- Austria: 70.045 MHz is allocated to the OE5QL beacon.
- Hong Kong: 71.757 MHz is allocated to the VR2FOUR beacon.
Beacons on 144 MHz and higher frequencies are mainly used to identify tropospheric radio propagation openings. It is not uncommon for VHF and UHF beacons to use directional antennas. Frequency allocations for beacons on VHF and UHF bands vary widely in different ITU/IARU regions and countries.
|Band||Beacon Sub-band (MHz)|
|33 cm||N/A||Varies Locally||N/A|
The current allocation in the United Kingdom, which also reflects IARU Region 1 recommendations, is the following:
|Band||Beacon allocation (kHz)|
SHF and microwave beacons
In addition to identifying propagation, microwave beacons are also used as signal sources to test and calibrate antennas and receivers. SHF beacons are not as common as beacons on the lower bands, and beacons above the 3 cm (10 GHz) band are unusual.
|Band||Beacon Sub-band (MHz)|
|1.2 cm||Beacons are rare|
Most radio propagation beacons are operated by individual radio amateurs or amateur radio societies and clubs. As a result, there are frequent additions and deletions to the lists of beacons. There are, however a few major projects coordinated by organizations like the International Telecommunications Union and the International Amateur Radio Union.
IARU Beacon Project
The International Beacon Project (IBP), which is coordinated by the Northern California DX Foundation (NCDXF) and the International Amateur Radio Union (IARU), consists of 18 HF propagation beacons worldwide, which transmit in turns on 14100 kHz, 18110 kHz, 21150 kHz, 24930 kHz, and 28200 kHz.  The IARU/NDXF beacons transmit in turns on the five designated frequencies according to the following schedule, which repeats every 3 minutes:
|Slot||DXCC entity||Call||Location||Latitude||Longitude||Grid Sq||14100||18110||21150||24930||28200||Operator|
|01||United Nations||4U1UN||New York City||40º 45' N||73º 58' W||FN3ØAS||00.00||00.10||00.20||00.30||00.40||UNRC|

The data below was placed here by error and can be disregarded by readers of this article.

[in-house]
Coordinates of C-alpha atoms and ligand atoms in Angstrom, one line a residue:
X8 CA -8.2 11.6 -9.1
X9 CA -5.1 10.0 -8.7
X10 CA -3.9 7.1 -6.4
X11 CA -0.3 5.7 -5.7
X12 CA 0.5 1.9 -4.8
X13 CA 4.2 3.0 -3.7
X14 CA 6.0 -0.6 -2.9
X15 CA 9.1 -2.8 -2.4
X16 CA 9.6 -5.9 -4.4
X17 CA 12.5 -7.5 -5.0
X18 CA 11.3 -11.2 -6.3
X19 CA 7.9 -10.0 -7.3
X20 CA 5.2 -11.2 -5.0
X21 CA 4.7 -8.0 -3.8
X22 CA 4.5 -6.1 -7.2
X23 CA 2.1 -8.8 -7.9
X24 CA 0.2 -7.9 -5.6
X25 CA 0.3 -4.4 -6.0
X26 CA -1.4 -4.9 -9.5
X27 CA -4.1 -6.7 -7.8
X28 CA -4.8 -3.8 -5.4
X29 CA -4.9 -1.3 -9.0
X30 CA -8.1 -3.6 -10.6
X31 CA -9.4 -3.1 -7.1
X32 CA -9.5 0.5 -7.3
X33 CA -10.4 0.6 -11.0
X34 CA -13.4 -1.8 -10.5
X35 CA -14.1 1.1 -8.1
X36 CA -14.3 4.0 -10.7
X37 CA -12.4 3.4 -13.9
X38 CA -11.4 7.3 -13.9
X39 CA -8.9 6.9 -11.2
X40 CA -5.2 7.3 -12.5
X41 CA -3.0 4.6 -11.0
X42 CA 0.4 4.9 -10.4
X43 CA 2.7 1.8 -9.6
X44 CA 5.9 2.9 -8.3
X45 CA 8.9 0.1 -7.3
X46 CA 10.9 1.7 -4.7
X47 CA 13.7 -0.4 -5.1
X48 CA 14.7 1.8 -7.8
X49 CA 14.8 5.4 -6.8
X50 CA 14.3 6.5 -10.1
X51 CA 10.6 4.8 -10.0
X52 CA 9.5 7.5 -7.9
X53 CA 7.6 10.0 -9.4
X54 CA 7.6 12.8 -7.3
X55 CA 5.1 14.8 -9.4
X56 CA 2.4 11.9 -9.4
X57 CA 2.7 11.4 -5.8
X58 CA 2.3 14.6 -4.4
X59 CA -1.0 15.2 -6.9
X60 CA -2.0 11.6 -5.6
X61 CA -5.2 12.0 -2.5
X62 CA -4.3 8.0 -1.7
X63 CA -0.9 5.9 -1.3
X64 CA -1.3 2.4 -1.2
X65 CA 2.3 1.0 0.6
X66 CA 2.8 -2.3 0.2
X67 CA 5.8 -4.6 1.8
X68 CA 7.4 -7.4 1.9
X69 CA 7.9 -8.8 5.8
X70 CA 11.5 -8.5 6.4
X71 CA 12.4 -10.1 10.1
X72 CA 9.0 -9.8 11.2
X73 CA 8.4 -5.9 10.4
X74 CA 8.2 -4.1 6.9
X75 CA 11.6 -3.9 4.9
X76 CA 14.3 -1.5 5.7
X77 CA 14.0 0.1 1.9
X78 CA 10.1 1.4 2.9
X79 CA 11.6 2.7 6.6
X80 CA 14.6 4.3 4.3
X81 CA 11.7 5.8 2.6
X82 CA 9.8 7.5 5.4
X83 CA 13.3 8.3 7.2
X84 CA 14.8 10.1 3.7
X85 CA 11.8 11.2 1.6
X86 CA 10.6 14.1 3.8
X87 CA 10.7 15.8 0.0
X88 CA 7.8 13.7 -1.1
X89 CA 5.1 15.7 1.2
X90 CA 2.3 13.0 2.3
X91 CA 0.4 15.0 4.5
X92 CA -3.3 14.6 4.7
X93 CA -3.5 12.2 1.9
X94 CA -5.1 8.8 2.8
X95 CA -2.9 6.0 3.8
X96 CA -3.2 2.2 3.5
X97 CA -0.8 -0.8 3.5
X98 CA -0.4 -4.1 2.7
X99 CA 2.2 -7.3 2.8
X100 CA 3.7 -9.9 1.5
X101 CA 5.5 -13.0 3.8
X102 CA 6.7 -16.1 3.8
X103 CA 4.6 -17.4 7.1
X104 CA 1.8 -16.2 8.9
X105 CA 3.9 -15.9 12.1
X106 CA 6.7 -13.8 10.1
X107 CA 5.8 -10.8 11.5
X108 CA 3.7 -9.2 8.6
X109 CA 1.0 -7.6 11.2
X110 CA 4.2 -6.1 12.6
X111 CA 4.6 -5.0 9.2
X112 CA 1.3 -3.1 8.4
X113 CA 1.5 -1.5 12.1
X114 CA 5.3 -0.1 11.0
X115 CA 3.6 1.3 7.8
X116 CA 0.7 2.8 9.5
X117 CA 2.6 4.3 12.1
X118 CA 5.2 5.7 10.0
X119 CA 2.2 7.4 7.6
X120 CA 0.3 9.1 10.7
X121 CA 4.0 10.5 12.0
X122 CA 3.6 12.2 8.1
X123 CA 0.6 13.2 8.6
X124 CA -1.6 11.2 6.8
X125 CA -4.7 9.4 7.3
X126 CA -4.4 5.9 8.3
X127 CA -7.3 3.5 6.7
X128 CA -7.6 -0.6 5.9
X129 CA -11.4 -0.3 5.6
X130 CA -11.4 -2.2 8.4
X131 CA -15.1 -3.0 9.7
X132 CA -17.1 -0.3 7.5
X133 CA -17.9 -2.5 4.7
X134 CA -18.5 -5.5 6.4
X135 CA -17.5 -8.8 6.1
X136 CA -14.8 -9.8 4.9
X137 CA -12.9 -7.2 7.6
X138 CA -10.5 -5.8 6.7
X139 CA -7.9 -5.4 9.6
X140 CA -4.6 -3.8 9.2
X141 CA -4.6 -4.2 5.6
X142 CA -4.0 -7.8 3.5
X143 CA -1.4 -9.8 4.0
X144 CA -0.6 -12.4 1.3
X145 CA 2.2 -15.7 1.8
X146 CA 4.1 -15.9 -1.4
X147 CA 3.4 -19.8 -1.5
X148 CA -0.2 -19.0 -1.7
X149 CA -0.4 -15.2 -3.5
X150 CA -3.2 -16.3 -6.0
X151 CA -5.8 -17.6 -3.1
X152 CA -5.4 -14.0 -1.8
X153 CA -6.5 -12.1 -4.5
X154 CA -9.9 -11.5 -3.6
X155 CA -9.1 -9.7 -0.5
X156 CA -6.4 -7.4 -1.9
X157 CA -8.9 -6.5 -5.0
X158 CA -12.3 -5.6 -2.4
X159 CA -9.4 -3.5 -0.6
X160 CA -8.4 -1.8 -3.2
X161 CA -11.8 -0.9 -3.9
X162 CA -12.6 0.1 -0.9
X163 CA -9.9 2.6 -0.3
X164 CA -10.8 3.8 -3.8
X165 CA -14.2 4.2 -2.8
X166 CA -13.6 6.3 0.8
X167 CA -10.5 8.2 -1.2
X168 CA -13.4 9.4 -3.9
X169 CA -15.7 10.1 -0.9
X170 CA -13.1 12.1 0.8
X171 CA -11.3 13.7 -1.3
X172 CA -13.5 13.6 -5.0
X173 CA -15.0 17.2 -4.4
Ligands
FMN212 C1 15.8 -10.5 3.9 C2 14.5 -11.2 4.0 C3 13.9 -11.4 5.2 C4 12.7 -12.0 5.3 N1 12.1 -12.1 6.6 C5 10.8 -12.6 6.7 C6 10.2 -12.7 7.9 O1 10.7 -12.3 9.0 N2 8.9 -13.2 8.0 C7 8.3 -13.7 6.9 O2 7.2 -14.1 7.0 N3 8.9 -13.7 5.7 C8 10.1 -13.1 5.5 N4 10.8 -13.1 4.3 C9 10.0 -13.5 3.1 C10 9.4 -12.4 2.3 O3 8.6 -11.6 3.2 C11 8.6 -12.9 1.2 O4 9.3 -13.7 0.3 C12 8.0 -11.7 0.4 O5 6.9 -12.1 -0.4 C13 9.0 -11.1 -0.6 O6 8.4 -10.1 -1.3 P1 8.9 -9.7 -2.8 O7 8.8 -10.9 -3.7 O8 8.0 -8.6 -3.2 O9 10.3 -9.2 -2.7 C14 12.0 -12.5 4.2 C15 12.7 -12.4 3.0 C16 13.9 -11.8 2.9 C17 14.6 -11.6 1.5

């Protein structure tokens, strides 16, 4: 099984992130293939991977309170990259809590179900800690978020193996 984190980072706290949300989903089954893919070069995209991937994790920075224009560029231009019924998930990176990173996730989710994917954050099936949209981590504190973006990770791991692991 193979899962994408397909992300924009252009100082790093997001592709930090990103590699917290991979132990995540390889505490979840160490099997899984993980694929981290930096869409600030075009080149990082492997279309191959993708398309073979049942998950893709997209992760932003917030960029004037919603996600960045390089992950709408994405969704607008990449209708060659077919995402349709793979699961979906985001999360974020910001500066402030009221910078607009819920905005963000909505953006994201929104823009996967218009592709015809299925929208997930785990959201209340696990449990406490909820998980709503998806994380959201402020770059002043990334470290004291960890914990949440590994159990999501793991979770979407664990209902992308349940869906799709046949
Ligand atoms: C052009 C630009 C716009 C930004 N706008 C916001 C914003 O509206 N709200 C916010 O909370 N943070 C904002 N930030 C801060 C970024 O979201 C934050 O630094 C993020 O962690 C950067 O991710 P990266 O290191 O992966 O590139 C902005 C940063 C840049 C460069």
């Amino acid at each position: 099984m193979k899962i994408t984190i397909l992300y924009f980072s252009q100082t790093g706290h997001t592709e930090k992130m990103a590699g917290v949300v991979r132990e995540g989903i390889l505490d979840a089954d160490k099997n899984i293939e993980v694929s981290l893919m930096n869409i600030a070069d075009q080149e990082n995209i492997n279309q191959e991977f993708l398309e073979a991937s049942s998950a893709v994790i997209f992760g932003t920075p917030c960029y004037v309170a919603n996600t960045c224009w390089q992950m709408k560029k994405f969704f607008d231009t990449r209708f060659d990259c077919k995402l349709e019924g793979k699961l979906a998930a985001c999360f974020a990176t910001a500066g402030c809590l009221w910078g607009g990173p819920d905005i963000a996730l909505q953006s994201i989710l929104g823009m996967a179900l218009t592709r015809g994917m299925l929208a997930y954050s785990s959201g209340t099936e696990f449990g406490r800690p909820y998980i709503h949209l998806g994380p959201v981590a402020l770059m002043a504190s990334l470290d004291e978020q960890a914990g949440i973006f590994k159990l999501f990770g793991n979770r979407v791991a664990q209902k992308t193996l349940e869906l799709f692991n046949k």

|02||Canada||VE8AT||Eureka, Nunavut||79º 59' N||85º 57' W||EQ79AX||00.10||00.20||00.30||00.40||00.50||RAC|
|03||United States||W6WX||Mt. Umunhum||37º 09' N||121º 54' W||CM97BD||00:20||00.30||00:40||00.50||01:00||NCDXF|
|04||Hawaii||KH6WO||Laie||21º 38' N||157º 55' W||BL11AP||00.30||00.40||00.50||01.00||01.10||(Off)|
|05||New Zealand||ZL6B||Masterton||41º 03' S||175º 36' E||RE78TW||00.40||00.50||01.00||01.10||01.20||NZART|
|06||Australia||VK6RBP||Rolystone||32º 06' S||116º 03' E||OF87AV||00.50||01.00||01.10||01.20||01.30||WIA|
|07||Japan||JA2IGY||Mt. Asama||34º 27' N||136º 47' E||PM84JK||01.00||01.10||01.20||01.30||01.40||JARL|
|08||Russia||RR9O||Novosibirsk||54º 59' N||82º 54' E||NO14KX||01.10||01.20||01.30||01.40||01.50||SRR|
|09||Hong Kong||VR2B||Hong Kong||22º 16' N||114º 09' E||OL72BG||01.20||01.30||01.40||01.50||02.00||HARTS|
|10||Sri Lanka||4S7B||Colombo||6º 6' N||80º 13' E||NJ06CC||01.30||01.40||01.50||02.00||02.10||RSSL|
|11||South Africa||ZS6DN||Pretoria||25º 54' S||28º 16' E||KG44DC||01:40||01.50||02:00||02:10||02:20||ZS6DN|
|12||Kenya||5Z4B||Kariobangi||1º 15' S||36º 53' E||KI88KS||01.50||02.00||02.10||02.20||02.30||ARSC|
|13||Israel||4X6TU||Tel Aviv||32º 03' N||34º 46' E||KM72JB||02:00||02:10||02:20||02.30||02:40||IARC|
|14||Finland||OH2B||Lohja||60º 19' N||24º 50' E||KP2Ø||02:10||02:20||02:30||02:40||02:50||SRAL|
|15||Madeira||CS3B||Santo da Serra||32º 43' N||16º 48' W||IM12OR||02.20||02.30||02.40||02.50||00.00||ARRM|